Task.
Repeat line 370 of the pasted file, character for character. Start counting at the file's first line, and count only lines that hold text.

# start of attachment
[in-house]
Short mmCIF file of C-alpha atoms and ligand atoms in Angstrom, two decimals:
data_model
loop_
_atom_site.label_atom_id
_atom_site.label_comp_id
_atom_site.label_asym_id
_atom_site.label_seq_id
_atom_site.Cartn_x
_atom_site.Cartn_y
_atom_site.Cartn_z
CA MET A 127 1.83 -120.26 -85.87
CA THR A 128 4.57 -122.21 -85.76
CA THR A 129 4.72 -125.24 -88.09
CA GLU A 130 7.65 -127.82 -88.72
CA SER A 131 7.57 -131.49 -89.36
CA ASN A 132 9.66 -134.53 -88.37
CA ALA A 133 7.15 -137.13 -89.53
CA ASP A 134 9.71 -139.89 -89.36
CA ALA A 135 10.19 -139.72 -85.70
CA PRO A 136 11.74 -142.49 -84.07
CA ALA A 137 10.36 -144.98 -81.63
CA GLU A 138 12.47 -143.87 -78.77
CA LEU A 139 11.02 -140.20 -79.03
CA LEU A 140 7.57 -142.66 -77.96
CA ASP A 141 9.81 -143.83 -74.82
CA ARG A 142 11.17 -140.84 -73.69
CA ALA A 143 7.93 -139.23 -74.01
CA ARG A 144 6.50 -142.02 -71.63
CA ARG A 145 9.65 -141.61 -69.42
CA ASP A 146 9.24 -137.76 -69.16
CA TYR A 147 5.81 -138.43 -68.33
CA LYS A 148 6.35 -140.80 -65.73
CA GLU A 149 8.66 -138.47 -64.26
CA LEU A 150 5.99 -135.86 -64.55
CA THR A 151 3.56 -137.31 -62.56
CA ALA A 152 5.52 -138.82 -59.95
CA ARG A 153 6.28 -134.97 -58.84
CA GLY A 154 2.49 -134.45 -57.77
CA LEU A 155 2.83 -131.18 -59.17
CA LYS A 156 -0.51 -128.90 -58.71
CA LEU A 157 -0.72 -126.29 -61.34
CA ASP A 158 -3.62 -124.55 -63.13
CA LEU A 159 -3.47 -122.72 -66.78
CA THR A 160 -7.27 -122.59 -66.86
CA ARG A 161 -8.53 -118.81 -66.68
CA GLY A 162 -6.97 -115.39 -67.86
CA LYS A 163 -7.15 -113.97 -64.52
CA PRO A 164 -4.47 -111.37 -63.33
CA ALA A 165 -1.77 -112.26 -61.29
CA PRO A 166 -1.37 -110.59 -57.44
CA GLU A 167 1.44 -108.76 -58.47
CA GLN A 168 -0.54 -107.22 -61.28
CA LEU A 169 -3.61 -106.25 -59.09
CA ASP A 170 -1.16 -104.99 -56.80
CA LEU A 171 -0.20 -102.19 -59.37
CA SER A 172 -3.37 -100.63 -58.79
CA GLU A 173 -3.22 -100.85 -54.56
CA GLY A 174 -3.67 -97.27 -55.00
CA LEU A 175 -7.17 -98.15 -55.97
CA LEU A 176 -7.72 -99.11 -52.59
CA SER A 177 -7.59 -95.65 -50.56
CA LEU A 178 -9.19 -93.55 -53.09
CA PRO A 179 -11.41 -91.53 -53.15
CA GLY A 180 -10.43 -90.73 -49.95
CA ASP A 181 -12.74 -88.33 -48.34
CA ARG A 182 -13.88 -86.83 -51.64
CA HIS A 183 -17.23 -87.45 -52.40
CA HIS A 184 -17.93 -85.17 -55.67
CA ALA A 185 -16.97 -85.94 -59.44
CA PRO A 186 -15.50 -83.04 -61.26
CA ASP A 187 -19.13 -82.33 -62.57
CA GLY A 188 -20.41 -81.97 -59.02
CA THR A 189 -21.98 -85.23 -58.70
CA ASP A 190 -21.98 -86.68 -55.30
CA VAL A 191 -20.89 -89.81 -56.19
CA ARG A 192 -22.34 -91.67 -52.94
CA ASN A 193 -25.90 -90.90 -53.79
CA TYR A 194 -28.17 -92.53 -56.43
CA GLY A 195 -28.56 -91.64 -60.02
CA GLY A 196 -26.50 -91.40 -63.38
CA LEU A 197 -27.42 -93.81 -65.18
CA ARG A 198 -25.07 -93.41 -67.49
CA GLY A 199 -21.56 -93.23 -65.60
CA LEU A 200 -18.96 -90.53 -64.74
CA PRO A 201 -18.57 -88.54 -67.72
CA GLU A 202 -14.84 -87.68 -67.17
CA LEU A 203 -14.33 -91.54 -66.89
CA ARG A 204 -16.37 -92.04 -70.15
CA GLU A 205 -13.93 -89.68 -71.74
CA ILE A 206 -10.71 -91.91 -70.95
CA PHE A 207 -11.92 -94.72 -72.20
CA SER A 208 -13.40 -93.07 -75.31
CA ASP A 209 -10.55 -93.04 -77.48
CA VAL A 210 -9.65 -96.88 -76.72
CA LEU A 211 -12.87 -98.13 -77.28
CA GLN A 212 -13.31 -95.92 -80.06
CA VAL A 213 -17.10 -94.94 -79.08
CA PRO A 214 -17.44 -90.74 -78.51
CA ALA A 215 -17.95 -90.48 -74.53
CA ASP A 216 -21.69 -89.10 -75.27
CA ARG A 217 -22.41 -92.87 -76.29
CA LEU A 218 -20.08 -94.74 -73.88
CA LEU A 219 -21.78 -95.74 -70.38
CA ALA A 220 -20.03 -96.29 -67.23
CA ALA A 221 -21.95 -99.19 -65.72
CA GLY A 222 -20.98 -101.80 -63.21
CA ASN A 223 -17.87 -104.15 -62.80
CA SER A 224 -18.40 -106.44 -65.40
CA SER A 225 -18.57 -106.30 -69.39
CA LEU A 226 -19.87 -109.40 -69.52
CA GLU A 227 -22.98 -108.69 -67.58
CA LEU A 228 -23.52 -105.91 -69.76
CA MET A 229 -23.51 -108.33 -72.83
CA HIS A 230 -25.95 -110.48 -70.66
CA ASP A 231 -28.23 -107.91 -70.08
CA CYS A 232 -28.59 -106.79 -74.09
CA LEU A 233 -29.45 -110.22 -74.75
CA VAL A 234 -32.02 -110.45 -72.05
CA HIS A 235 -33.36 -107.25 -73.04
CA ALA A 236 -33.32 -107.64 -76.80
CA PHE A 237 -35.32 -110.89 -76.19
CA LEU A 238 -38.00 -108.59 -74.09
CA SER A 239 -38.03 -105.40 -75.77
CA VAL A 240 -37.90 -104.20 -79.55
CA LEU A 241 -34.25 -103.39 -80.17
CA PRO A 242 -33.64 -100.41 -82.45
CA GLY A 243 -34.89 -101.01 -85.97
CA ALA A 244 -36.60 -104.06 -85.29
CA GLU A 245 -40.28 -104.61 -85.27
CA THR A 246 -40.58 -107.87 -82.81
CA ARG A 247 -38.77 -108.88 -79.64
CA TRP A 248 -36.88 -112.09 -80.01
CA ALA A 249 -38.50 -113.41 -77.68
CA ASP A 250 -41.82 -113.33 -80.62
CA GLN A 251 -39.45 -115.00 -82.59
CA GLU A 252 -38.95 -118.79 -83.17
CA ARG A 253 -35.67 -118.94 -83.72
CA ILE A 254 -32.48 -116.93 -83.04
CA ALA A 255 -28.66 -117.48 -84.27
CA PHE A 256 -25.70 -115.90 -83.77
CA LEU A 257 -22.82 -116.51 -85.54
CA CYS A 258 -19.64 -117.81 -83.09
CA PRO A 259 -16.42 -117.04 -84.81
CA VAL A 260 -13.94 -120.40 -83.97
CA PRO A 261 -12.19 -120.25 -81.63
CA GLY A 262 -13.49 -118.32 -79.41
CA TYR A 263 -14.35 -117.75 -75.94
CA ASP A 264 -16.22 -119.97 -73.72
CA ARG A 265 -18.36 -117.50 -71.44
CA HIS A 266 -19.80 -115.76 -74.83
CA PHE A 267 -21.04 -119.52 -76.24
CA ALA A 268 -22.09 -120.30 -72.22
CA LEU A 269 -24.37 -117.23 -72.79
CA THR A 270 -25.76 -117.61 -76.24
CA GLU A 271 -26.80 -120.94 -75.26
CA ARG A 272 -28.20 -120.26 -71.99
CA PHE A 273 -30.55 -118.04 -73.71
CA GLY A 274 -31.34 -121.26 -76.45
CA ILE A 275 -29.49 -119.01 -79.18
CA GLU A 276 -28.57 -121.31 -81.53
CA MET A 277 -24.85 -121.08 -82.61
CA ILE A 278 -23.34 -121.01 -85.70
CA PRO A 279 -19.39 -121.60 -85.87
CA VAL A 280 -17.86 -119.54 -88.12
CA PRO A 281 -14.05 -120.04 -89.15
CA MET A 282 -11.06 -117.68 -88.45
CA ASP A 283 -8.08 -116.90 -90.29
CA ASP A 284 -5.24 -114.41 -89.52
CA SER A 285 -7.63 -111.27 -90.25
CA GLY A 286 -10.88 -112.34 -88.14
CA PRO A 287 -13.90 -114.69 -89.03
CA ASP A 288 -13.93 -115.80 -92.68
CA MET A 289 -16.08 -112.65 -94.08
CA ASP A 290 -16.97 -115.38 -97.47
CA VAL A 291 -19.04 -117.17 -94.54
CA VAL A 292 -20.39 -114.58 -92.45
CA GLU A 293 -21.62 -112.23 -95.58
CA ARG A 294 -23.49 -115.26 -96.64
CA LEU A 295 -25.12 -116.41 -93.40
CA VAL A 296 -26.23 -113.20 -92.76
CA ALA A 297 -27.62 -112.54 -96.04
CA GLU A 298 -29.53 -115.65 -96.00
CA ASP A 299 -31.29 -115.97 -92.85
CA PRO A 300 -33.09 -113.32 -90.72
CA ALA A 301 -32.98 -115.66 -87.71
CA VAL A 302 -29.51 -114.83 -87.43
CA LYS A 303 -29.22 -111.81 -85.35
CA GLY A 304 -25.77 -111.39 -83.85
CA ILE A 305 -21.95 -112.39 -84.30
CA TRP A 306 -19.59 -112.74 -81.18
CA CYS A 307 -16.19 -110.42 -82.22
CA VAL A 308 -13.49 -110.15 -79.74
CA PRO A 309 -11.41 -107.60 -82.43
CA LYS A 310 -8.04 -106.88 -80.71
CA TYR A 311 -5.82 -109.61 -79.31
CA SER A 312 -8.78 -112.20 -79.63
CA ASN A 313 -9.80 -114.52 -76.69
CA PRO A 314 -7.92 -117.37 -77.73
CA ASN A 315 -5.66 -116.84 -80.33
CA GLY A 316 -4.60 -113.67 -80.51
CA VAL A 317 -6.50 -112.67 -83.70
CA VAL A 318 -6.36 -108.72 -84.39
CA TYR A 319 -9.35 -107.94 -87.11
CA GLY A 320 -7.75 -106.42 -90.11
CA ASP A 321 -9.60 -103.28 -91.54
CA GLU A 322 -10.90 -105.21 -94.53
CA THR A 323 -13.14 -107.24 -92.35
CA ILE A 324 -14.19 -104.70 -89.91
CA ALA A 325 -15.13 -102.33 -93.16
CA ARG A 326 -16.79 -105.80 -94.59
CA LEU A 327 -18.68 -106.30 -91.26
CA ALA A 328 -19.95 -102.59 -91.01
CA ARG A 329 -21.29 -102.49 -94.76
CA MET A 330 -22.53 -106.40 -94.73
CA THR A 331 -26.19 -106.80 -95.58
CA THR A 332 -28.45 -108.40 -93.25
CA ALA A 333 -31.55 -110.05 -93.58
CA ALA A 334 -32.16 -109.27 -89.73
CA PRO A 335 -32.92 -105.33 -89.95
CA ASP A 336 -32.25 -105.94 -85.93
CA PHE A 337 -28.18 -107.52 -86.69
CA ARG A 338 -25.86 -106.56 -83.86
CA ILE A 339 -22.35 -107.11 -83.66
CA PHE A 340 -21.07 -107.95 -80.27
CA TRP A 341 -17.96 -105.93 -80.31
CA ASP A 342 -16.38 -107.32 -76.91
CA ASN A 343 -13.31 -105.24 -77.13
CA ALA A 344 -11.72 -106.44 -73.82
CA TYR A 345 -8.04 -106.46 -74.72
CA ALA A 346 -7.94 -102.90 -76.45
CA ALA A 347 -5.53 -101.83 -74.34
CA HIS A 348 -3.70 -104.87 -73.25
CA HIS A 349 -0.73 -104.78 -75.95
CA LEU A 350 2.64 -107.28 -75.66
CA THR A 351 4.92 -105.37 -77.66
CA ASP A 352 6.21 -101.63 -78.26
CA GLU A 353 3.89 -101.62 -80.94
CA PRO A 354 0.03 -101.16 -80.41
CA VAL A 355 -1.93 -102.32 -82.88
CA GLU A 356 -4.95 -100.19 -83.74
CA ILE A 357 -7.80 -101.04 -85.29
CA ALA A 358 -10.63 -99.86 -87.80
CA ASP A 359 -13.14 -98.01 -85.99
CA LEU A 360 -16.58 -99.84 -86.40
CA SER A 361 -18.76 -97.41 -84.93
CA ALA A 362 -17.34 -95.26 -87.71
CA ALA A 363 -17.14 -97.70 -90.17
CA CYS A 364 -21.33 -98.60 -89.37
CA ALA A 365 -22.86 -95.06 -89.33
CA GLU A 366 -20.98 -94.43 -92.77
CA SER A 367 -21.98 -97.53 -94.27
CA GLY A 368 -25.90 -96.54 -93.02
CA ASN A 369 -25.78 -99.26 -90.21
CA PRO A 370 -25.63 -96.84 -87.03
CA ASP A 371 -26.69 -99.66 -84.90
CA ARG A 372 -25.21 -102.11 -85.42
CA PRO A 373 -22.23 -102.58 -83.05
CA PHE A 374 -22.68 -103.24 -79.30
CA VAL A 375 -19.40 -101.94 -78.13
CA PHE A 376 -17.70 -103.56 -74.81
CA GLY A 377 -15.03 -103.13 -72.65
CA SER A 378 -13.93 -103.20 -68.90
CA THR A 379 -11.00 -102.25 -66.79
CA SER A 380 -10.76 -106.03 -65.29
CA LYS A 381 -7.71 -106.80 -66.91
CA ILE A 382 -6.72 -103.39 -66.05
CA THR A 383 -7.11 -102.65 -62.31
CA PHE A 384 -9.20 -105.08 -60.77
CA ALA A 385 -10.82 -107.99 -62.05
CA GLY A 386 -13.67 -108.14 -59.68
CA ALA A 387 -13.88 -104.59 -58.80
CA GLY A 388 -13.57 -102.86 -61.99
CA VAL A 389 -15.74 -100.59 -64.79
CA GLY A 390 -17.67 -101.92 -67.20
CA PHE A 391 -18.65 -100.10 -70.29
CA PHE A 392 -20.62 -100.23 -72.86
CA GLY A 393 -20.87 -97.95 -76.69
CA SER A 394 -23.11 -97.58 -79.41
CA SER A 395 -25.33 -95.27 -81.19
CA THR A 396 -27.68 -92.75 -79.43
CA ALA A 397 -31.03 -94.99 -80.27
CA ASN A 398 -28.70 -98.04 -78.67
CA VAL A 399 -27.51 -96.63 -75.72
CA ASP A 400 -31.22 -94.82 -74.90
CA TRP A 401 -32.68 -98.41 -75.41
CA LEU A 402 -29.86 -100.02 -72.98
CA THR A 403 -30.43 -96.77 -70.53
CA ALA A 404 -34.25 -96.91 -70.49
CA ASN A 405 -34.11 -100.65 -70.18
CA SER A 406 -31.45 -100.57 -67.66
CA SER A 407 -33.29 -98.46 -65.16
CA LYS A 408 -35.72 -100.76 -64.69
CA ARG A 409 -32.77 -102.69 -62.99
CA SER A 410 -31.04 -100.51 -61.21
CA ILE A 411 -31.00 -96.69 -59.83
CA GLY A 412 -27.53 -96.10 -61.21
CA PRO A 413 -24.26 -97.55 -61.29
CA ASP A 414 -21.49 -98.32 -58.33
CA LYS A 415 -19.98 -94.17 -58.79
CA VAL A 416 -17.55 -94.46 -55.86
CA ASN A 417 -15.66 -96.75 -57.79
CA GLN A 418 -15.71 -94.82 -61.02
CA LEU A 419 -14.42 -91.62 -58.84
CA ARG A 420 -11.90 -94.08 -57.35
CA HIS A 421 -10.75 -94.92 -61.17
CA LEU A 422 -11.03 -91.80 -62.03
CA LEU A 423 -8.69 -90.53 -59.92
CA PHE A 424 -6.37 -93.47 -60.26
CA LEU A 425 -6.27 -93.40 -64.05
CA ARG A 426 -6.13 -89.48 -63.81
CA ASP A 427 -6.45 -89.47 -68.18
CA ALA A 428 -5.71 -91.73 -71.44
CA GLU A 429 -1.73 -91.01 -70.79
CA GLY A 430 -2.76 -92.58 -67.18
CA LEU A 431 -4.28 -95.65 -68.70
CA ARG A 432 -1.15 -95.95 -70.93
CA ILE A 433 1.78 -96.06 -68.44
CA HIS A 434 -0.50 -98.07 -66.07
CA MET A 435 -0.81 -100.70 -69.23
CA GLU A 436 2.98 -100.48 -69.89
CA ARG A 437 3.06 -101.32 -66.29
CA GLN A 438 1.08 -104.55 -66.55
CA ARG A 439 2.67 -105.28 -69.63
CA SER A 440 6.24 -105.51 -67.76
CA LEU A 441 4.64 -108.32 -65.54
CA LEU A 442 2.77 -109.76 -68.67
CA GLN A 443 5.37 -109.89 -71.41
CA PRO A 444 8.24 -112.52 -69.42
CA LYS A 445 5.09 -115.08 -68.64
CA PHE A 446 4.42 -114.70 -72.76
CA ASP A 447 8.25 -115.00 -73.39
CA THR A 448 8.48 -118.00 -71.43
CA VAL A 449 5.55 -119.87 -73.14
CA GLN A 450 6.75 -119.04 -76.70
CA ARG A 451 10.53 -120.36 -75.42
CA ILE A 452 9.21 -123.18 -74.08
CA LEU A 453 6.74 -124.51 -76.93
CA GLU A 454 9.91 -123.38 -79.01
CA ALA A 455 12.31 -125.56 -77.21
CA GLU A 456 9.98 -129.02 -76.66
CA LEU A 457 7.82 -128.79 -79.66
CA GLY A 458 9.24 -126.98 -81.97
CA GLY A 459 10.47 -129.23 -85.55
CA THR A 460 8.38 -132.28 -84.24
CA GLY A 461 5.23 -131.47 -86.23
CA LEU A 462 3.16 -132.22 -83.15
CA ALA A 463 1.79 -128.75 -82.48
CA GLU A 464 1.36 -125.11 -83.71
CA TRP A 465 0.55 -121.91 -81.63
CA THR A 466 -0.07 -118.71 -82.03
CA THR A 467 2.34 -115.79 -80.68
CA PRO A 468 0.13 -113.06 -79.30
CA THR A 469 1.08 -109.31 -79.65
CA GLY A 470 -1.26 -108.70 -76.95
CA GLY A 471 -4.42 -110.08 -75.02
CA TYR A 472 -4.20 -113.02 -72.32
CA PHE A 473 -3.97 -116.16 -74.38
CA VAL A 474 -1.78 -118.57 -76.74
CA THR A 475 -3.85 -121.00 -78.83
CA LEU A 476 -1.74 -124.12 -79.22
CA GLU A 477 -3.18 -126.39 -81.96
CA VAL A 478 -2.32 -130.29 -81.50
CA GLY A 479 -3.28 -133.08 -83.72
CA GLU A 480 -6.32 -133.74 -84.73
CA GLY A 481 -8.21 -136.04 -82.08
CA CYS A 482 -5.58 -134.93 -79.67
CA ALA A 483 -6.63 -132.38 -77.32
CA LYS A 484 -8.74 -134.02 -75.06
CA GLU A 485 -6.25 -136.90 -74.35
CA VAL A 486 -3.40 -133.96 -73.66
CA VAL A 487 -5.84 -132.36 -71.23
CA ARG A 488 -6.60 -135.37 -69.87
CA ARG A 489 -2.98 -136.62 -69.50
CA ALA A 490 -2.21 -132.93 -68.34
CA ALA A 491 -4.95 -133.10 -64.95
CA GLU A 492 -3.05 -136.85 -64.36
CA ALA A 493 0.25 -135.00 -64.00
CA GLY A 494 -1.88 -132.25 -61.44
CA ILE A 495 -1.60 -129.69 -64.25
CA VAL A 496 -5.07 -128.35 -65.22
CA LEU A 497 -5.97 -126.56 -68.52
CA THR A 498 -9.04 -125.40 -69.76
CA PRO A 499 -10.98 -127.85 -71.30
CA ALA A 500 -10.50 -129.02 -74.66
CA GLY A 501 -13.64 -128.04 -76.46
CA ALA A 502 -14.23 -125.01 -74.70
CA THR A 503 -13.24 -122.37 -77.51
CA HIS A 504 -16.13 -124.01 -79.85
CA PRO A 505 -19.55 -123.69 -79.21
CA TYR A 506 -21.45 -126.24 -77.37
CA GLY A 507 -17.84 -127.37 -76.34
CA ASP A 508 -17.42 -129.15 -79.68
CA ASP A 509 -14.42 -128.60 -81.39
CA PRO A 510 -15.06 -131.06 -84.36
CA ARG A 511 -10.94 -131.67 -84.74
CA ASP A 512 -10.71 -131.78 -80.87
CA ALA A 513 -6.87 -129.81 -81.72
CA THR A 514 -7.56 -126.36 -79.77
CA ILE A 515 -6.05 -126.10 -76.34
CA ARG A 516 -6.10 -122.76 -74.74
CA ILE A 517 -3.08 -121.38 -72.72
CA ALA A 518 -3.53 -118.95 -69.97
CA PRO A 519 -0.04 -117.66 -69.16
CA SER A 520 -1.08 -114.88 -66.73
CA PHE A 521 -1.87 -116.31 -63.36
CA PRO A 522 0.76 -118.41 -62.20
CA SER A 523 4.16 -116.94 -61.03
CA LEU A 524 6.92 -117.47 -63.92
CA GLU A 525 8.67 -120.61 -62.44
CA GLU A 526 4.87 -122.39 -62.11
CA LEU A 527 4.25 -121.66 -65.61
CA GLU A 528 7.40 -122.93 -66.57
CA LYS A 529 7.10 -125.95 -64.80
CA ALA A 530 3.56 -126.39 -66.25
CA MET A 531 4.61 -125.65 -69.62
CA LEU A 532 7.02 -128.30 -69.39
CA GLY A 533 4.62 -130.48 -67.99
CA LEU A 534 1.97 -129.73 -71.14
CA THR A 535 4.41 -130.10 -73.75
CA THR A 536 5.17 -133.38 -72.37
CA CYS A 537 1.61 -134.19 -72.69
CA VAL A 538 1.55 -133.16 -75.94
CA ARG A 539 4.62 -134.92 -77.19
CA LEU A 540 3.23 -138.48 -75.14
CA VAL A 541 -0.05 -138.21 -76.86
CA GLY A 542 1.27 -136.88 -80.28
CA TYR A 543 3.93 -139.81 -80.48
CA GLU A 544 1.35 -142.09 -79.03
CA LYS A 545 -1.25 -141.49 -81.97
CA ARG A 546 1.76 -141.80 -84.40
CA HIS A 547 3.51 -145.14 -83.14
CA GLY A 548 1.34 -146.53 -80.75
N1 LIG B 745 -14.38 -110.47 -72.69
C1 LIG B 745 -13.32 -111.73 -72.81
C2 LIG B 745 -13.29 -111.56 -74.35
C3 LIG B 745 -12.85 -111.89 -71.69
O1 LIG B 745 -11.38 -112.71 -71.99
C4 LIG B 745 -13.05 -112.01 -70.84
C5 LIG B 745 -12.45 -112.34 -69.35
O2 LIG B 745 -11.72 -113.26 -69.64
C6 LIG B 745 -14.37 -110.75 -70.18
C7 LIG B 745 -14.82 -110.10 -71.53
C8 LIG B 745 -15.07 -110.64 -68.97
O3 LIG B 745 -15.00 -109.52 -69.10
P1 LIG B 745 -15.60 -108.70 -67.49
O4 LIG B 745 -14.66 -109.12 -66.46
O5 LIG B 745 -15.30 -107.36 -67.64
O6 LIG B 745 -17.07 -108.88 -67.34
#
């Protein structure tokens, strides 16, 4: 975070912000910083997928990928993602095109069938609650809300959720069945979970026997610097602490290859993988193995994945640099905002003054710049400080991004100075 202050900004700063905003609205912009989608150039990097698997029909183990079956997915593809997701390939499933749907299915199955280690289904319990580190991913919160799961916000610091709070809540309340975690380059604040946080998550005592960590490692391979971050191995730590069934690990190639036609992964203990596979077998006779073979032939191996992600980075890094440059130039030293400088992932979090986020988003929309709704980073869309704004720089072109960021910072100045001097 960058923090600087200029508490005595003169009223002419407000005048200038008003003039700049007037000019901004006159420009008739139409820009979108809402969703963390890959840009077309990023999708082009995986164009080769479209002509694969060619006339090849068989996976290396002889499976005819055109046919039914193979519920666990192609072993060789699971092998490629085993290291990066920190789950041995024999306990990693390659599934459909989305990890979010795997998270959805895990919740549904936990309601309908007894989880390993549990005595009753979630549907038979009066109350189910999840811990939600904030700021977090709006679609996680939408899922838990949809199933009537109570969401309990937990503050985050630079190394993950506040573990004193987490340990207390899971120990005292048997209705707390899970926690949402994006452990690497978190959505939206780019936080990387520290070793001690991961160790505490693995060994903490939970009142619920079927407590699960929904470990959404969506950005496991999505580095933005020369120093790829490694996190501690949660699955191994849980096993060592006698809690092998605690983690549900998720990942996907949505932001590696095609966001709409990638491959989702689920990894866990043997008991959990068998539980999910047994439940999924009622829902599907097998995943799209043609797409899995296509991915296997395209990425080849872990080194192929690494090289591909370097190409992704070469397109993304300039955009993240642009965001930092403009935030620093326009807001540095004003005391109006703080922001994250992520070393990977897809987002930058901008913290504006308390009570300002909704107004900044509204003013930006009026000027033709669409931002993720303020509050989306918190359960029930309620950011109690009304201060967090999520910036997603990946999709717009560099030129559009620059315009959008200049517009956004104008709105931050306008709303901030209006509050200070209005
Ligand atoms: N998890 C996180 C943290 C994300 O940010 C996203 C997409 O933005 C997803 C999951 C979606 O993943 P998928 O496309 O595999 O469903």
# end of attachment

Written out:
CA GLU A 485 -6.25 -136.90 -74.35